Not what the Founders had in mind

Dear Friend,

Today I spoke out against the nomination of Brett Kavanaugh to serve on the Supreme Court, outlined the issues at stake, and urged my colleagues to oppose his nomination. I hope you can take a moment to watch and share my speech on the Senate Floor.

VIDEO: U.S. Senator Martin Heinrich delivers remarks on Judge Brett Kavanaugh's nomination to the U.S. Supreme Court on the Senate floor, August 22, 2018.

Three years ago, Majority Leader Mitch McConnell and Senate Republicans completely dismantled the rules that made "advice and consent" real in the United States Senate. They rigged the system to make it possible for the most extreme nominees--like President Trump's nominee for the Supreme Court Judge Kavanaugh--to make it to the bench.

The United States Senate was intended by the Founders to be the methodical answer to the fiery passions of the day, not an amplifier of them. And I fear a broken system will create potentially disastrous consequences for the health of our democracy. It has already resulted in a crisis of confidence where the public no longer views our Supreme Court as independent. And frankly, the public is correct. Not just because of the precedent it set and hostility that is created, but also because of the nominee before us. 

Because President Trump knew going in that he would not need a single Democratic vote, he went straight to a pre-determined list of names given to him by the Heritage Foundation and the Federalist Society. That meant the President only considered nominees that fulfilled all of the ultra-conservative special interest litmus tests. This ensures each of the judges he considered opposed women's health care, environmental protections, and workers' rights.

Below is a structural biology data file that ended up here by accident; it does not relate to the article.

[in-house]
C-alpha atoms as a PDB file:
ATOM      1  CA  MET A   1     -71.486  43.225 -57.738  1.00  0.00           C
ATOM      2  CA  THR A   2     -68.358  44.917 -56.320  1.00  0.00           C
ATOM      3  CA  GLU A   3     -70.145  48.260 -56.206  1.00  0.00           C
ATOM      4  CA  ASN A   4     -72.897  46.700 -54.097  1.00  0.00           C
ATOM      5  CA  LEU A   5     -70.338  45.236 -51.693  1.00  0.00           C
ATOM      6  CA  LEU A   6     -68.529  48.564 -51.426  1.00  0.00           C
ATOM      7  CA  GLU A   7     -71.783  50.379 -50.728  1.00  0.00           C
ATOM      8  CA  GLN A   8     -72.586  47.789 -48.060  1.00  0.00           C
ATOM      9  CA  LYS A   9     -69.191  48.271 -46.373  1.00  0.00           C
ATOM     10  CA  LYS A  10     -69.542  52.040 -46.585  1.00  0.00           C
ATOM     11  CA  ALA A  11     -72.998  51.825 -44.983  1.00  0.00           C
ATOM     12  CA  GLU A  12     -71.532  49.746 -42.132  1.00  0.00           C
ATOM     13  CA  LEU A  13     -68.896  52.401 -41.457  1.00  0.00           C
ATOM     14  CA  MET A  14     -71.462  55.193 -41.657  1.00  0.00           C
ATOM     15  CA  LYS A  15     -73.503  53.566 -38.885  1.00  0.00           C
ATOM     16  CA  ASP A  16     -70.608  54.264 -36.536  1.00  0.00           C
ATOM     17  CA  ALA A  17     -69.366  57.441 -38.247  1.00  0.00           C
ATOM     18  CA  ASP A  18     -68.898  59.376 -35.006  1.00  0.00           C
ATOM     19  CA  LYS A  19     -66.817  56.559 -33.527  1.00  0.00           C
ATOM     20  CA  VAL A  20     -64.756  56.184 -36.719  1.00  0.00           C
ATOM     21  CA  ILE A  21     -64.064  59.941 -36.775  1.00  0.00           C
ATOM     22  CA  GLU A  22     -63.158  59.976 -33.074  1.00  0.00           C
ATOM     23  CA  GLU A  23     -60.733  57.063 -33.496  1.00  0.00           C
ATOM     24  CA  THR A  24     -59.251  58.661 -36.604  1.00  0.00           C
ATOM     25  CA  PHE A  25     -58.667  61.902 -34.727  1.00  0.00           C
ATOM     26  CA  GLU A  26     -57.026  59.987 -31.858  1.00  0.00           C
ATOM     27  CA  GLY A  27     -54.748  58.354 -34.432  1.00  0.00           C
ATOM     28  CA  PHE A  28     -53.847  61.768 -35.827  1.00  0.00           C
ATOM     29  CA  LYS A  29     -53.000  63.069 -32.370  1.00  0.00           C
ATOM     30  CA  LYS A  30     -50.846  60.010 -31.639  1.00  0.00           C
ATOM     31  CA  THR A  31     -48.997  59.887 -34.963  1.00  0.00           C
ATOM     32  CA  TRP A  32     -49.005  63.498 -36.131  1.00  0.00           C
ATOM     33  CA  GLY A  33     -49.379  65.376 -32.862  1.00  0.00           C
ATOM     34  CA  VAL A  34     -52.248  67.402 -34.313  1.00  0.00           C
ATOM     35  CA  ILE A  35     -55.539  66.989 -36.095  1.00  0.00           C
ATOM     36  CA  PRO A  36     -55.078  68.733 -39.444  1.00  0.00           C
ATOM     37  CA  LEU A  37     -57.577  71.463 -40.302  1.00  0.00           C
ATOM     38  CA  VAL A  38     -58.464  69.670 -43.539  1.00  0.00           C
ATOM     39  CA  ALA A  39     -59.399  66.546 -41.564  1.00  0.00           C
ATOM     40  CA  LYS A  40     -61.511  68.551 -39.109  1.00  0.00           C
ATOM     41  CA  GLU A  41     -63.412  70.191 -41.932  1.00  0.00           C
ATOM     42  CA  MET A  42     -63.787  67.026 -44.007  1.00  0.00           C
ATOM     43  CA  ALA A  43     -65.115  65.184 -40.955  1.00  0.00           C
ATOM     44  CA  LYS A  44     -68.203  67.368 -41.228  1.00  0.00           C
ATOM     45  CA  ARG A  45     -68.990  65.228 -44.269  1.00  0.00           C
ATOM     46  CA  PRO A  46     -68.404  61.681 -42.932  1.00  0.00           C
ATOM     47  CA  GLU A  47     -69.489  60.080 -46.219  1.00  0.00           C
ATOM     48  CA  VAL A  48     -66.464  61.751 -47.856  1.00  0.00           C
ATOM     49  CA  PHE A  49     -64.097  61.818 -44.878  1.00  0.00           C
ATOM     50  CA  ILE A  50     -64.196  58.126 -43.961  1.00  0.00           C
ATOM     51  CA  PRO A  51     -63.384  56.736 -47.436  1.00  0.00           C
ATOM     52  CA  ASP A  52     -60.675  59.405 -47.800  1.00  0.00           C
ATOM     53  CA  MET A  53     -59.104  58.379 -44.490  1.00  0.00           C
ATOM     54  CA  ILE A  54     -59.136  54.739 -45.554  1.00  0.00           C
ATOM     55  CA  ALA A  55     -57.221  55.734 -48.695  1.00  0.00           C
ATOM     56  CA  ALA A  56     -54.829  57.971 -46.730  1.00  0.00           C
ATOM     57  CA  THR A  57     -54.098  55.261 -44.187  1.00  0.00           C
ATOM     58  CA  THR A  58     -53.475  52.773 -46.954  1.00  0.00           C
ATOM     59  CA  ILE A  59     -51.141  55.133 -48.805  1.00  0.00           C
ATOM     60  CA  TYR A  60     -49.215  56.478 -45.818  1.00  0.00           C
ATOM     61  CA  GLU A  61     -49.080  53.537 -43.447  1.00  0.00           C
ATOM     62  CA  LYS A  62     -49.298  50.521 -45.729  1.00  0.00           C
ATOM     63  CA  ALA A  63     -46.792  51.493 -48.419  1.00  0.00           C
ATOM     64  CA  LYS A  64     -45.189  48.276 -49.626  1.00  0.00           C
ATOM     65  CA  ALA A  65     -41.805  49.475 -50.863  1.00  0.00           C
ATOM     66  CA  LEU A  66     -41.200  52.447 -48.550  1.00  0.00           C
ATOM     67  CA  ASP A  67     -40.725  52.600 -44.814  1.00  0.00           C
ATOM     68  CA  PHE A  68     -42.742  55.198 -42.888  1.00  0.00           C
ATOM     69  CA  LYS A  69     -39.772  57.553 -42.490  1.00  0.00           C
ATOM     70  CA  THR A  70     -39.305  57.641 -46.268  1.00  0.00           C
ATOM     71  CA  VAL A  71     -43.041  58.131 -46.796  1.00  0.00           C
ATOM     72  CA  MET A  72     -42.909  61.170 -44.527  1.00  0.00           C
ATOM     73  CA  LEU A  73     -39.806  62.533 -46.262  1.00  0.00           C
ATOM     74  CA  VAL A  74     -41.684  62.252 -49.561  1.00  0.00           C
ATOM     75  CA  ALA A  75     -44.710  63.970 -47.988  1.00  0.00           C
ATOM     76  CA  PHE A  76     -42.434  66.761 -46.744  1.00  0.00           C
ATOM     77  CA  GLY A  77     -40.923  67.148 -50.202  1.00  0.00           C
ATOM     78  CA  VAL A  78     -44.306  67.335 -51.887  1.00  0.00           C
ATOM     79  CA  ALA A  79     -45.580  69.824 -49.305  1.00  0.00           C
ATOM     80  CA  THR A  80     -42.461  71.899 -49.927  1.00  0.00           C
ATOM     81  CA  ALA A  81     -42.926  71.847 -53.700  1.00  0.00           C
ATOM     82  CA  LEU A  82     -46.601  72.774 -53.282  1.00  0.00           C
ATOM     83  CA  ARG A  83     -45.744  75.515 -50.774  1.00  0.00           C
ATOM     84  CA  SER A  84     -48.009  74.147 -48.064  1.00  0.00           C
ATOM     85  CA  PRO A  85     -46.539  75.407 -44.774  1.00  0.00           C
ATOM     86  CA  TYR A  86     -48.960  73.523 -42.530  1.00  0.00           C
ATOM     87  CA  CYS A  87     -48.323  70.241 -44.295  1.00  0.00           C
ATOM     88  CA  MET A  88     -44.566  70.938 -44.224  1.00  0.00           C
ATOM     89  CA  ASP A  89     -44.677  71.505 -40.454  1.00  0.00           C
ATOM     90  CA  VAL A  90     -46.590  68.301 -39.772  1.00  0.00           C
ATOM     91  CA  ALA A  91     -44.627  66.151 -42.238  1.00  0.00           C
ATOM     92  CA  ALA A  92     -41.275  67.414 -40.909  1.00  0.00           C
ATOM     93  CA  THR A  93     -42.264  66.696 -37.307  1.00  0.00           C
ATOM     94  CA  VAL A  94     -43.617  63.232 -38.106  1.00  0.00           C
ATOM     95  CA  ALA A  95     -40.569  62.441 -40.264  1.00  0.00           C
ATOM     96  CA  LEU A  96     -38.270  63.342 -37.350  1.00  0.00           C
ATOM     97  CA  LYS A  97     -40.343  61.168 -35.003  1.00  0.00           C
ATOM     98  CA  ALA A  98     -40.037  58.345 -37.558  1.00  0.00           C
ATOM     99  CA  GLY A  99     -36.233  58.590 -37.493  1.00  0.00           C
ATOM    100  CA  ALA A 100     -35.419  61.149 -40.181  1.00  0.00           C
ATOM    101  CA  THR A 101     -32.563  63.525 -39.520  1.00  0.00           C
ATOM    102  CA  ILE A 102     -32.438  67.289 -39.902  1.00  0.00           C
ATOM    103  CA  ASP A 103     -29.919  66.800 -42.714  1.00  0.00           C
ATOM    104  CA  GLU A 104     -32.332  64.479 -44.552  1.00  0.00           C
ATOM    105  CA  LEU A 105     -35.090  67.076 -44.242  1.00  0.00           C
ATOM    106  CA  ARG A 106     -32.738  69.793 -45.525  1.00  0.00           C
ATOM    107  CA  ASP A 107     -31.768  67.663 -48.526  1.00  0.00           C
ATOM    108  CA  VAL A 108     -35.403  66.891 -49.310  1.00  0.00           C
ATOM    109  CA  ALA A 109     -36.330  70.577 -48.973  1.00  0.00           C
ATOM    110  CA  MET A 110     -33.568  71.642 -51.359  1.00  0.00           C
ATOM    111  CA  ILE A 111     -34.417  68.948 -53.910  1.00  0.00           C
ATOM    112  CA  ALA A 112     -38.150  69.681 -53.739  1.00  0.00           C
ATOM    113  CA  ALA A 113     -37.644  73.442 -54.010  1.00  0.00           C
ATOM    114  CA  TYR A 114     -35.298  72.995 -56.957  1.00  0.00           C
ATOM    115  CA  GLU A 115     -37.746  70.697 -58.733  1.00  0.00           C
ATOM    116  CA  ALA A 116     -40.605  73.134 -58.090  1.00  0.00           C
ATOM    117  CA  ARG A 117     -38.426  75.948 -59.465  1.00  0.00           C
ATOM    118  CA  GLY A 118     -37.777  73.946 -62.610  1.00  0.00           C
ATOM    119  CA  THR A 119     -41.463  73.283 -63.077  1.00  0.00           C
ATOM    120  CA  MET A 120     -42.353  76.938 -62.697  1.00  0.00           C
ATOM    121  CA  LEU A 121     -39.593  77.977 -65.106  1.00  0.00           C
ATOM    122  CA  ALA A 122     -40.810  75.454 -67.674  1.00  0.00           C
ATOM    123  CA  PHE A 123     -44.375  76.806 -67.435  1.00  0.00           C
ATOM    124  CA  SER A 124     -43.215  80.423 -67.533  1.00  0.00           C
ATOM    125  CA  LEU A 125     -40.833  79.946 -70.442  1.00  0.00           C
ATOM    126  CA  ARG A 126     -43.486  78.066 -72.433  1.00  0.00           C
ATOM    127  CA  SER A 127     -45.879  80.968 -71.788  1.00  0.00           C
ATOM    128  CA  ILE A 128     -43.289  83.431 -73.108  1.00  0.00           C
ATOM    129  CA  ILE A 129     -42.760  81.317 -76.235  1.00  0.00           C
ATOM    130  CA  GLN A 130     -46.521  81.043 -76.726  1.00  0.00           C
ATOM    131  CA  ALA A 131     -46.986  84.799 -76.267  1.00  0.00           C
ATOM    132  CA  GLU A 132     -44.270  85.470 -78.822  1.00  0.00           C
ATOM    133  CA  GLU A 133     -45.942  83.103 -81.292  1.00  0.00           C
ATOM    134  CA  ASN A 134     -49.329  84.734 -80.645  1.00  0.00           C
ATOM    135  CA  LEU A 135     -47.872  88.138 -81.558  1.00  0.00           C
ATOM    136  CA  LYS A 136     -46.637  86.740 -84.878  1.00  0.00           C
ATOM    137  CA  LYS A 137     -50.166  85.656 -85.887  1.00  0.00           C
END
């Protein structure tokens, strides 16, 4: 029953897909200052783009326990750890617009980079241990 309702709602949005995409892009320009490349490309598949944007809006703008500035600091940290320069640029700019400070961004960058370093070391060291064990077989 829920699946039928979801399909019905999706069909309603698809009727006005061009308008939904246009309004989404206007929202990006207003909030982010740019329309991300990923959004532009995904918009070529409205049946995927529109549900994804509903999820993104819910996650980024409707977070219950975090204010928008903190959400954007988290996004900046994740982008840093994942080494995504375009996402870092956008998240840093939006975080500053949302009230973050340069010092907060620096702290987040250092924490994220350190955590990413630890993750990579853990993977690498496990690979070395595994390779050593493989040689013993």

Given all of President Trump's ongoing legal troubles with his unbalanced and impulsive style of governing, there are many plausible--and even likely--questions about the scope of the executive branch's authority that could come before the Supreme Court. While we don't know enough about how Judge Kavanaugh might rule on these questions, what we do know is deeply concerning. His writings and record suggest a view of an executive branch untethered from the checks and balances that form the very norms of our political system.  

Senate Republicans have also so far obstructed requests to review all of the records that would show what role Judge Kavanaugh played as a high ranking official in the George W. Bush White House in determining the legality of President Bush's policies such as warrantless mass surveillance and the CIA's use of illegal torture techniques. We should never proceed on a confirmation vote for a lifetime appointment to the Supreme Court until we have done our due diligence in reviewing every relevant document on a nominee's record.

I refuse to legitimize this broken system. Until we restore a fair, bipartisan confirmation process, I will fight alongside the American people who are demanding that we do the jobs they elected us to do with the seriousness required to get this right.


United States Senator